Calculus/Calculus 2


Taylor Series
Taylor Series  
Please help me understand this problem with a helpful step-by-step explanation. I really do not even know where to start. I recognize this is a Taylor series, but aside from that, I am completely lost. Thank you so much for you help in advance.

~All necessary info should be in the picture.~

Sorry about the delay, but I haven't been able to do this for a few days.  Here's my answer, though ...

This is what a Taylor's series does.  It approximates a continuous function that is continuously differentiable at some point by using a nearby point where the function can be evaluated.

To describe it, the point we take is x0.  We then evaluate the function and many derivatives at that point.  To determined the value at some point x, it is given by ...
let me say that f(n)(x0) is the nth derivative evaluated at x0,
(x-x0)^n is the nth power of (x-x0), and
n! is n factorial.

This is the series: T(x) = [f(n)(x0)][(x-x0)^n]/[n!].

To write out the first few terms, let's use x0=1.
The first few terms in the factorial are 0!, 1!, 2!, 3!, and 4!.
The values are 0! = 1, 1! = 1*0! = 1, 2!= 2*1! = 2; 3! = 3*2! = 6; and 4! = 4*3! = 4*6 = 24.

They Taylor's function would then be
T(x) = f(1)/1 + f'(1)(x-1)/1 + f"(x)(x-1)/2 + f"'(x)(x-1)/6 + f""(x)[(x-1)^4]/24.

Note that the brackets are just to make sure it is understood that x-1 is raised to the 4th.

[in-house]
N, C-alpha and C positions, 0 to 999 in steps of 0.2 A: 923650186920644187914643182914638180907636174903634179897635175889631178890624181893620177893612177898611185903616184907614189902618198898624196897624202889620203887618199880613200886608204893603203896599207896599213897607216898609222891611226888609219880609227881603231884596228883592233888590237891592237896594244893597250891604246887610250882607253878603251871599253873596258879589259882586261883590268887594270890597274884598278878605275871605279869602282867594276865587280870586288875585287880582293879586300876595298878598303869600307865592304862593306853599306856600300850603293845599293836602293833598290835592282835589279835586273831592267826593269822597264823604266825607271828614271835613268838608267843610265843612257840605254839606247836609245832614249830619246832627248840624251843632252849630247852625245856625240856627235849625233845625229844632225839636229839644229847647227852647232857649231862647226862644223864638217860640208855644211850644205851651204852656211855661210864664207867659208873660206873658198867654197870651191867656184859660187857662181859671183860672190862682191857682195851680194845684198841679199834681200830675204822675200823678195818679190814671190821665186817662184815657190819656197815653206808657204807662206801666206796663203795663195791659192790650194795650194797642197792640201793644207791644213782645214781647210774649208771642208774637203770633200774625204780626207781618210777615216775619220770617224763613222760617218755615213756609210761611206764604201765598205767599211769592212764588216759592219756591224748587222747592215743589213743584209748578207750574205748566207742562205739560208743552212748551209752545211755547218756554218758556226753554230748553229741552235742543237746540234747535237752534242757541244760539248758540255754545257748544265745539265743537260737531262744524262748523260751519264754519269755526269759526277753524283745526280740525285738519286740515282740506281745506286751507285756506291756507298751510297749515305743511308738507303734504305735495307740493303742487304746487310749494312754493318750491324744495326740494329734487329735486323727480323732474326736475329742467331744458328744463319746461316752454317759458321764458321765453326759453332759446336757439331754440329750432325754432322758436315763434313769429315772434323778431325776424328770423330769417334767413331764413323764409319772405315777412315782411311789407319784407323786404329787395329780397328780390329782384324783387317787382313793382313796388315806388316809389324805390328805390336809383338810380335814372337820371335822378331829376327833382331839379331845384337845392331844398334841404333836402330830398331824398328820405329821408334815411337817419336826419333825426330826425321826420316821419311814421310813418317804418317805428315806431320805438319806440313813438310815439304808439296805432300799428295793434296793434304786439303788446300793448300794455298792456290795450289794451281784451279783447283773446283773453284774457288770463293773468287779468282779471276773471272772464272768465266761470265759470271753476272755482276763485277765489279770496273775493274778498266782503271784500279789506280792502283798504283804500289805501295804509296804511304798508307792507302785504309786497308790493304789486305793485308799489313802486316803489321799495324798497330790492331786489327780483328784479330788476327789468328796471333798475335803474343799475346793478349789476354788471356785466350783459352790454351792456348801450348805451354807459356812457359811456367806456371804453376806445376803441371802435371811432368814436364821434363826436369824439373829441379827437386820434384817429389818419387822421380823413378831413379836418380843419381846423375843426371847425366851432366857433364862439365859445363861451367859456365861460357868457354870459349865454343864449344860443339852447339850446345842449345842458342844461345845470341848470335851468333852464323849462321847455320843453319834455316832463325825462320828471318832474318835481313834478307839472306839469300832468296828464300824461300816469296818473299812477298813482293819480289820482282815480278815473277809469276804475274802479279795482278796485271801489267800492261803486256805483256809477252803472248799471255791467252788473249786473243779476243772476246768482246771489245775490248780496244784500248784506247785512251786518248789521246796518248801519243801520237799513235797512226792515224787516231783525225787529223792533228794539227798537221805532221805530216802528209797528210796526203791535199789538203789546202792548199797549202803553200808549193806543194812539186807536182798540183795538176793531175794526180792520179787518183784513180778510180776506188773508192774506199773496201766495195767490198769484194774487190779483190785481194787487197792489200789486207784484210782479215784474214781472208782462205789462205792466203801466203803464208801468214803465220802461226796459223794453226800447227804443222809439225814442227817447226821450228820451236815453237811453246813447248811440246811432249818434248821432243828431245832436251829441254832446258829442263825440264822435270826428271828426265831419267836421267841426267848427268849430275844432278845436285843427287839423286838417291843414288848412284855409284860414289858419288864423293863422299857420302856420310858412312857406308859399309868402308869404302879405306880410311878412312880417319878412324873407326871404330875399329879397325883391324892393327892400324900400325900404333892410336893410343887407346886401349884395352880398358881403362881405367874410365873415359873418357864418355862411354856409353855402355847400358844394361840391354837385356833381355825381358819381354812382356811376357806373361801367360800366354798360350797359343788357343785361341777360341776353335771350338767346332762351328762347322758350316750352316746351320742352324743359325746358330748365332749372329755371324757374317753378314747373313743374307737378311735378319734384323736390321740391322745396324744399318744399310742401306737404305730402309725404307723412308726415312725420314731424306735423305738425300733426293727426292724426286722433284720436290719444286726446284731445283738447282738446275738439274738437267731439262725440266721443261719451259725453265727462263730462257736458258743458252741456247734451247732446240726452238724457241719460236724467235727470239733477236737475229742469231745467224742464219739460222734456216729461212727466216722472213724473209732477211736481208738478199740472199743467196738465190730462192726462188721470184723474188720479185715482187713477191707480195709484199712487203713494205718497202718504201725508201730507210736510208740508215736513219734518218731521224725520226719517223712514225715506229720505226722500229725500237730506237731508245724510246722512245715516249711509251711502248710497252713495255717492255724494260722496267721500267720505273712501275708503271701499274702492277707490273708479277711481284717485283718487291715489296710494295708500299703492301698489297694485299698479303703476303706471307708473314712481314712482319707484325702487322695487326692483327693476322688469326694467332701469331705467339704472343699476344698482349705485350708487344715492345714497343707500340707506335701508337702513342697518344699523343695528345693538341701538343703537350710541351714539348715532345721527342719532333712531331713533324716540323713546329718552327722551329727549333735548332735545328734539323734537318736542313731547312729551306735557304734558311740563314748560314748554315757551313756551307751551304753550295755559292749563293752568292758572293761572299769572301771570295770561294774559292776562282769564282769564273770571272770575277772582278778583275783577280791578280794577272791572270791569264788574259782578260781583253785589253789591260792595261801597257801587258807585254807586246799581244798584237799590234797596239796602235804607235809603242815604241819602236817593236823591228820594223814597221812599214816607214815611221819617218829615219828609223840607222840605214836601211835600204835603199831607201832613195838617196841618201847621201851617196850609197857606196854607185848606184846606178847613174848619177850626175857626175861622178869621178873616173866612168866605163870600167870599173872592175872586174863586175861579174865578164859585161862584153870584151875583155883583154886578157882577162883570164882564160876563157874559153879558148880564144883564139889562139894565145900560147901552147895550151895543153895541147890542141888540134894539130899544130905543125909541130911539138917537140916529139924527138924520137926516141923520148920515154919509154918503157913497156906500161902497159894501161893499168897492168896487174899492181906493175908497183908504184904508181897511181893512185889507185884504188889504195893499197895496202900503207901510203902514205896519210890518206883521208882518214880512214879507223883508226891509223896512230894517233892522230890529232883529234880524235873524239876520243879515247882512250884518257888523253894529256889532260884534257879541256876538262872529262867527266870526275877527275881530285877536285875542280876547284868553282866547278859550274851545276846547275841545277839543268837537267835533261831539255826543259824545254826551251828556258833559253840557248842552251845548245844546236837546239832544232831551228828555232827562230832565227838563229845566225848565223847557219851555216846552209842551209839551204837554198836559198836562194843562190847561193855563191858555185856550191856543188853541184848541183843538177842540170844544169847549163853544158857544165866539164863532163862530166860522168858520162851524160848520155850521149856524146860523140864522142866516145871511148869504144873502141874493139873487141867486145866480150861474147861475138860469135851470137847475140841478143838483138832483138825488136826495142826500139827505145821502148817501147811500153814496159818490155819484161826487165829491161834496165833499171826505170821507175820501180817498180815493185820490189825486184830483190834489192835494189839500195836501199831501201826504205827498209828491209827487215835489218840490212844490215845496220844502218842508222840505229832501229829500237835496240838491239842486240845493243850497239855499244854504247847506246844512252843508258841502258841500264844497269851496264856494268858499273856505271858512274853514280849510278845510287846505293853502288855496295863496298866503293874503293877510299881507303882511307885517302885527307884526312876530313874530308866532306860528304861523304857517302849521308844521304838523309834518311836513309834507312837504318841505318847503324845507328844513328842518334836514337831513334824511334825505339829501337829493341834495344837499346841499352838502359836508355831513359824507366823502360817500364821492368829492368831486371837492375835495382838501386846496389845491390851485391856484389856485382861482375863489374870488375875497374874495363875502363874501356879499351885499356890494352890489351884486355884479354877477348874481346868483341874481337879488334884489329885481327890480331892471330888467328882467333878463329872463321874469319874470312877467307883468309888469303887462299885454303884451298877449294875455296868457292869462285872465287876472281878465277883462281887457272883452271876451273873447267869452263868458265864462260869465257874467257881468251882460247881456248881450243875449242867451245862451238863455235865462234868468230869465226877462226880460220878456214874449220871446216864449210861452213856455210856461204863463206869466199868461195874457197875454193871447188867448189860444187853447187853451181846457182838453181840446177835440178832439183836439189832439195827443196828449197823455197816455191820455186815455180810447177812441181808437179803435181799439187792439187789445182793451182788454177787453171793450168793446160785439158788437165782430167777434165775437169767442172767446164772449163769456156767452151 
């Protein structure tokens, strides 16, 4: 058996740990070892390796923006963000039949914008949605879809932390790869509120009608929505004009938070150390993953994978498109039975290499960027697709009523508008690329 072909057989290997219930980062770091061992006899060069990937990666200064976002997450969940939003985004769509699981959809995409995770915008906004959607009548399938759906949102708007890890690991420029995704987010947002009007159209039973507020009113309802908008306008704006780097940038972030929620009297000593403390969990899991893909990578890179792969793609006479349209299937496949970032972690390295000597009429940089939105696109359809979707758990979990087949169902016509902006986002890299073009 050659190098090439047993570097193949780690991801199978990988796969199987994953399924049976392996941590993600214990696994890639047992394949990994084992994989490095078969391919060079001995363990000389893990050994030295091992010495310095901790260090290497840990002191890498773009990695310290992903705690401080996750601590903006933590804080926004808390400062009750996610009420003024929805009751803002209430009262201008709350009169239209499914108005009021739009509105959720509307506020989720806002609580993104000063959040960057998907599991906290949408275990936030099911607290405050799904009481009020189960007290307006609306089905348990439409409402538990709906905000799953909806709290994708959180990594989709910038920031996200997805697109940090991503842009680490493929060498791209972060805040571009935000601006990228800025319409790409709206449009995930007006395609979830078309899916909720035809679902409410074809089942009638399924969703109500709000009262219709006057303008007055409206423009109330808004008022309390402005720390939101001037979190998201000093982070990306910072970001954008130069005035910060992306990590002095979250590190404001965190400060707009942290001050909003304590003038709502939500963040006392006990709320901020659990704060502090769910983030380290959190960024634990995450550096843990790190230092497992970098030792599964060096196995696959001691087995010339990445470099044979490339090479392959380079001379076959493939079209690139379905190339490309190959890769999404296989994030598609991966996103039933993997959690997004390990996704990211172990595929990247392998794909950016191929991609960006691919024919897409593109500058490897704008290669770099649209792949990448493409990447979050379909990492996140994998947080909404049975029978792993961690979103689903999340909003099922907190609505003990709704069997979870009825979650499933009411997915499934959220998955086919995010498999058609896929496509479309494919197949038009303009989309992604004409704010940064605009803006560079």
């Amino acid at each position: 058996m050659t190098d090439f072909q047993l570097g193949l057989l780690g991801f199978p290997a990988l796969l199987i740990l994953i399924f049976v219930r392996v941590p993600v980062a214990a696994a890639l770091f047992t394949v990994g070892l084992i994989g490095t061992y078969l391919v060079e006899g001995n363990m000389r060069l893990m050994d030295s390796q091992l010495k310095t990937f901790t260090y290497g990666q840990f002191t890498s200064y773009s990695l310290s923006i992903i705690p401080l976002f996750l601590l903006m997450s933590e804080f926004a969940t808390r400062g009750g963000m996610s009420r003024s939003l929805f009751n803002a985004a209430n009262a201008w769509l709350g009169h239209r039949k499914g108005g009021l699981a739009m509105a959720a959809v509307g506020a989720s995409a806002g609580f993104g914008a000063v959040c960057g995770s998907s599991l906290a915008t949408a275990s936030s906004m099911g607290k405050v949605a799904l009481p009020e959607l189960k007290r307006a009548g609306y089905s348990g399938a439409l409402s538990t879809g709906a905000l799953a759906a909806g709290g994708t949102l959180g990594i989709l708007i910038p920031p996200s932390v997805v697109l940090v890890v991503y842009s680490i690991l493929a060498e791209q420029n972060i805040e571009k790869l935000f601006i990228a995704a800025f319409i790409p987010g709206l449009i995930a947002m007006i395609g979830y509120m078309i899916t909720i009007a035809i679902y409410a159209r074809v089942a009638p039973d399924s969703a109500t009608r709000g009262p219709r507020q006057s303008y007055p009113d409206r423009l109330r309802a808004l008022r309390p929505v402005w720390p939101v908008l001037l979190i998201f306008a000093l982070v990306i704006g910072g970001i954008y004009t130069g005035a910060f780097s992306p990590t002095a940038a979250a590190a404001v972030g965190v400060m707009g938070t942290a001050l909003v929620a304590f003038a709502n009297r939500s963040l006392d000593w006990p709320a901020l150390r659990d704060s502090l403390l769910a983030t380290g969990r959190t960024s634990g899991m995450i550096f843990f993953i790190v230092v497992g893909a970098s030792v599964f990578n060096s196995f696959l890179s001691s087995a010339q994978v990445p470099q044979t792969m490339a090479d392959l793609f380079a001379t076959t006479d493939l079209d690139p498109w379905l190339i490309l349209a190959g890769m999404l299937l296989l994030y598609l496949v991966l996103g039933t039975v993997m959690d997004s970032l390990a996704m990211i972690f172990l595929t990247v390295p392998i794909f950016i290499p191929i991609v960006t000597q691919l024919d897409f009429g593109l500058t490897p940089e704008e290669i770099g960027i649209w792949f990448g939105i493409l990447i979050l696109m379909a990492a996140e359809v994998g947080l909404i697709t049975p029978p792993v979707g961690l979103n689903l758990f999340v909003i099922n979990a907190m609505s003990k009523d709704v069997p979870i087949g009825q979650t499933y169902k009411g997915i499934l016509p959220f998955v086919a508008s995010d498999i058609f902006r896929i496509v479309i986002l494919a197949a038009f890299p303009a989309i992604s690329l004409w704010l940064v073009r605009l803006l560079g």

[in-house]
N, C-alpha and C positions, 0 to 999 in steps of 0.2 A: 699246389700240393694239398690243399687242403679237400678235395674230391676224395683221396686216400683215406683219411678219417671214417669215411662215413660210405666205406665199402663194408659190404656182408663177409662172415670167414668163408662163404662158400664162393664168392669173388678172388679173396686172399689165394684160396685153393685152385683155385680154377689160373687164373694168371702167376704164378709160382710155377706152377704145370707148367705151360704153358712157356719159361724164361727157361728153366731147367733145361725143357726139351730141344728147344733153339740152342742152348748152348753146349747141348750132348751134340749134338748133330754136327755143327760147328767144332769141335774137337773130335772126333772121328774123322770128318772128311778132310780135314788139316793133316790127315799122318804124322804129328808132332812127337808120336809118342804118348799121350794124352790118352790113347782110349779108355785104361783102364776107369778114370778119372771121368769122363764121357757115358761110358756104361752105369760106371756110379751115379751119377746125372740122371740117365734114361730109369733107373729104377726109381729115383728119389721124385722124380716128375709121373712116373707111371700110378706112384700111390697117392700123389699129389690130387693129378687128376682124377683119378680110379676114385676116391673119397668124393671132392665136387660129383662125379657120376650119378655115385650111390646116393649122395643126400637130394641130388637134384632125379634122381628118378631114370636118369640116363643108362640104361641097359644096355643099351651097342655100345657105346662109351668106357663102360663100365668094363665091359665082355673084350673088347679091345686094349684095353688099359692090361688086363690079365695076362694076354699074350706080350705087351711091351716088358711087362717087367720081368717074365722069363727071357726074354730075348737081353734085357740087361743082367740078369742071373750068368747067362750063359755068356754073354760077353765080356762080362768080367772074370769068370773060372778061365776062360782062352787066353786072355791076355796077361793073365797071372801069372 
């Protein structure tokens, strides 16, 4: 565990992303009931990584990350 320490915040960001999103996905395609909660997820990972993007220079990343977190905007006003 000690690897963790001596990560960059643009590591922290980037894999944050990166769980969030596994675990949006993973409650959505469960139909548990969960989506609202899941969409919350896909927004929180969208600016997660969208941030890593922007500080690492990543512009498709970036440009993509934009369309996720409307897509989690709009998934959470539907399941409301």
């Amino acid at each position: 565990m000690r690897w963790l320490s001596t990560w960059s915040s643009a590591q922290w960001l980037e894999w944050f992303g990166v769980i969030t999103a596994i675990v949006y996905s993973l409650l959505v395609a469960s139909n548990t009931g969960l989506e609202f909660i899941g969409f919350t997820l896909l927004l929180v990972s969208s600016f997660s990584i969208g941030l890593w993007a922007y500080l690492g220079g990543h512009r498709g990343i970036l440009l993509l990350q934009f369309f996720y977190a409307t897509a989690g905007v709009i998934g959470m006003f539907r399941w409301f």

For the terms with a 2 and a 3, the are characters { alt 253 } and { I don't even remember what that one is.  That's why I have them in a spreadsheet of mathematical terms so I can just highlight them, cut them, and paste them in here. }.

Also note that f"'(x0) is the 3rd derivative evaluated at x0 and
f""(x0) is the 4th derivative evaluated at x0.

All that needs to be known is the basic function.  That is, evaluate the nth derivative at some point x0, compute, for the point we're interested in, which is x, (x-x0)^n {nth power of (x-x0) } and compute n!.  The factorial m! is just the product of the first n integers.
There is a rather complicated expression that gives 0! = 1, but it is best to just know that.
Note the terms I gave were 1, 1, 2,6, 24, but they continue on.  5! = 5*4! = 5*24 = 120;
6! = 6*5! = 6*120 = 720; etc.  They get big fast, and they're in the denominator, so the fractions make progressive terms fade out quickly.


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